The list of IP address in square brackets ([192.168.00.1, 192.168.00.2 ...]) should match all the nodes in your cluster.

End of procedure

Important
To achieve the best performance with Co-browse, Genesys highly recommends that you configure web sockets support for your load balancer. If web sockets are unavailable, Co-browse still functions, but it uses other transports that perform significantly slower. If your load balancer does not support web sockets and you do not want to wait for Co-browse to automatically switch to another transport, you can use the disableWebSockets options for the master and the slave. For more information, see JavaScript Configuration API#disableWebSockets and Slave Configuration Section#disableWebSockets
Important
Due to Safari's strict cookie policy, Genesys highly recommends that you host the Load Balancer on the same domain as the website or on one of its sub-domains. Otherwise, chat and Co-browse stickiness cookies may be rejected as third-party and the solution will not work. Users will not be able to start chat nor begin co-browsing.

Your load balancer configuration will depend upon which load balancer you implement. Below are two sample configurations for load balancing with Nginx:

  • The first sample keeps connections secure with HTTPS both from browsers to load balancer and from load balancer to servers. It also shows an example of High Availability configuration.
  • The second sample uses the SSL Acceleration technique, where HTTPS is used only from the browsers to the load balancers; plain HTTP is used from the load balancer to the Co-browse servers.
Important
These configurations are intended to be examples and might not represent best practices for Nginx configuration.

Sample 1

Important
This configuration uses a 5 second timeout for High Availability (if a server dies, the load balancer switches the client to another server only after 5 seconds). In production, this timeout can be eliminated using "health checks" functionality, available in Nginx PLUS or via third-party plug-ins. See the following links for more information:
# Basic configuration for load balancing 2 or more Co-Browse servers.
# All nodes are listed 2 times: in upstream and map directives.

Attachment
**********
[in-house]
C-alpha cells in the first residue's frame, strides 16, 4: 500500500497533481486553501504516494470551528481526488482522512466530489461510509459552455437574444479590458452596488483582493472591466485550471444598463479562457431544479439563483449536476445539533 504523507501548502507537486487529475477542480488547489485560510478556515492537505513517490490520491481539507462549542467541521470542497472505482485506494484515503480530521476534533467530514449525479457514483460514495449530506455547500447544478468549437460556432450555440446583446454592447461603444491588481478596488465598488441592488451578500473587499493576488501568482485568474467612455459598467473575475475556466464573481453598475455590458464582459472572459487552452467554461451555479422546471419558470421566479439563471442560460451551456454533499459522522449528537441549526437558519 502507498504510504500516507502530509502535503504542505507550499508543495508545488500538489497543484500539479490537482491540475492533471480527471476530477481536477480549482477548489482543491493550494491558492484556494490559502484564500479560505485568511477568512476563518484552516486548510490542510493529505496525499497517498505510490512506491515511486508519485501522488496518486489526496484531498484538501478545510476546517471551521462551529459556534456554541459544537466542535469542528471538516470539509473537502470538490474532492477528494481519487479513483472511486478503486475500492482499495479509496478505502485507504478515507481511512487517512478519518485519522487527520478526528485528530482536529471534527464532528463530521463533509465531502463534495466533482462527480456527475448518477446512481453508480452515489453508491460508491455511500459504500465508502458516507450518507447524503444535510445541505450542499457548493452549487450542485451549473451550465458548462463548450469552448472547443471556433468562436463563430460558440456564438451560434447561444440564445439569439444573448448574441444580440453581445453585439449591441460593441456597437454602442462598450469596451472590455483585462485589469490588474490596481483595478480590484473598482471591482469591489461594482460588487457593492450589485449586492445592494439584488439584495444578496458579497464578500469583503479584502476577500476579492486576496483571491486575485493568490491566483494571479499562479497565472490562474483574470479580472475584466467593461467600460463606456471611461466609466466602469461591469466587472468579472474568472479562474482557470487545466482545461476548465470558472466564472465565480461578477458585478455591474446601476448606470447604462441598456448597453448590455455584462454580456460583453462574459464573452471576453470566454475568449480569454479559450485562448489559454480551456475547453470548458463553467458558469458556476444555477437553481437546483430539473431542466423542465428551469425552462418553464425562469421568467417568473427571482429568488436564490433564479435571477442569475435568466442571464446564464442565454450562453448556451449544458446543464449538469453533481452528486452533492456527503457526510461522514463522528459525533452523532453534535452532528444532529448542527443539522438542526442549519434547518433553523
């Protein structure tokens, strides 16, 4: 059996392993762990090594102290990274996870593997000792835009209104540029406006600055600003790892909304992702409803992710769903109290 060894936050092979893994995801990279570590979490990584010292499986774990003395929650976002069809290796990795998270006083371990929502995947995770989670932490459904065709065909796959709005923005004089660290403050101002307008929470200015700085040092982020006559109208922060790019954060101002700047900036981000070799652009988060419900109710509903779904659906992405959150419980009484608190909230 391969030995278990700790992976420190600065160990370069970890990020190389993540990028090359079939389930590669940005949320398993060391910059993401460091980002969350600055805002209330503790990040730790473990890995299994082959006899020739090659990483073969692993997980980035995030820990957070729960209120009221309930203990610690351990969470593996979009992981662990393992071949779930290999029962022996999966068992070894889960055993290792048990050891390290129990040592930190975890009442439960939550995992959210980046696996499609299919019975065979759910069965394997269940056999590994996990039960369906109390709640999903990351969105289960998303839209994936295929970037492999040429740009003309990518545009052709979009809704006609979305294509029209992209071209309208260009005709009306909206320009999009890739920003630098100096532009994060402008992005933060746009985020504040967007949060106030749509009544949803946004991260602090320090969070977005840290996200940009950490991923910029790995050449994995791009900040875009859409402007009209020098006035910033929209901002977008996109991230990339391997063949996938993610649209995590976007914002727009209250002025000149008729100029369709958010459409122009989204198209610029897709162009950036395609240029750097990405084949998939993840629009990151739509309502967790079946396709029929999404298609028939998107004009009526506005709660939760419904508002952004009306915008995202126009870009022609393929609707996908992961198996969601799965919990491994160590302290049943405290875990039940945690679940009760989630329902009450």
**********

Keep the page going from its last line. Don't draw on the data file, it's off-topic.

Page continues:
# Co-browse applications are responsible for setting the "gcbSessionServer" cookie
# with one of the values listed in map directive. These values are names of 
# applications in config server.
# This (default) variant uses HTTPS (if browser request is HTTPS) for connections 
# both from browser to load balancer and from load balancer to Co-Browse servers. 
# For another version with HTTPS only from browser to LB, see nginxSSLAccelerated.conf
 
# IMPORTANT! 
# This configuration is not intended for production use!
# It is mere example of how this functionality can be achieved.
 
events {
    worker_connections  1024;
}
 
http {
    include       mime.types; 
    default_type  application/octet-stream;
    # to handle longer names of Co-browse server applications
    map_hash_bucket_size 64;
 
    log_format  main  '$remote_addr - $remote_user [$time_local] "$request" '
                      '$status $body_bytes_sent "$http_referer" '
                      '"$http_user_agent" "$http_x_forwarded_for" "$upstream_addr"';
 
    access_log  logs/nginx_access.log main;
    error_log logs/nginx_error.log warn;
 
    upstream http_cobrowse_cluster {
        server 192.168.73.210:8700 fail_timeout=5s;
        server 192.168.73.210:8701 fail_timeout=5s;
    }
    upstream https_cobrowse_cluster {
        server 192.168.73.210:8743 fail_timeout=5s;
        server 192.168.73.210:8744 fail_timeout=5s;
    }
 
    map $cookie_gcbSessionServer $http_sticky_backend {
        default 0;
        .CB_Server_Egor   192.168.73.210:8700;
        .CB_Server_Egor_2 192.168.73.210:8701;
    }
    map $cookie_gcbSessionServer $https_sticky_backend {
        default 0;
        .CB_Server_Egor   192.168.73.210:8743;
        .CB_Server_Egor_2 192.168.73.210:8744;
    }
 
    map $http_upgrade $connection_upgrade {
        default upgrade;
        ''      close;
    }
 
    server {
        listen 8080;
        listen 8083 ssl;
        ssl_certificate cobrowse.unsigned.crt;
        ssl_certificate_key cobrowse.unsigned.key;
 
        location @fallback {
            proxy_pass http://http_cobrowse_cluster;
        }
 
        location /cobrowse {
            # Allow websockets, see http://nginx.org/en/docs/http/websocket.html
            proxy_http_version 1.1;
            proxy_set_header Upgrade $http_upgrade;
            proxy_set_header Connection $connection_upgrade;
 
            # Increase buffer sizes to find room for DOM and CSS messages
            proxy_buffers 8 2m;
            proxy_buffer_size 10m;
            proxy_busy_buffers_size 10m;
 
            # If Co-browse server doesn't respond in 5 seconds, consider it dead
            # (a 504 will fire and be caught by error_page directive for fallback).
            # This timeout can be eliminated using "health checks" functionality
            # available in Nginx PLUS or via 3rd party plugins. See the following links:
            # http://nginx.com/products/application-health-checks/
            # http://wiki.nginx.org/NginxHttpHealthcheckModule
            # https://github.com/cep21/healthcheck_nginx_upstreams
            # https://github.com/yaoweibin/nginx_upstream_check_module
            proxy_connect_timeout 5s;
 
            # Fall back if server responds incorrectly
            error_page 502 = @fallback;
            # or if doesn't respond at all.
            error_page 504 = @fallback;
 
            # Create a map of choices
            # see https://gist.github.com/jrom/1760790
            if ($scheme = 'http') {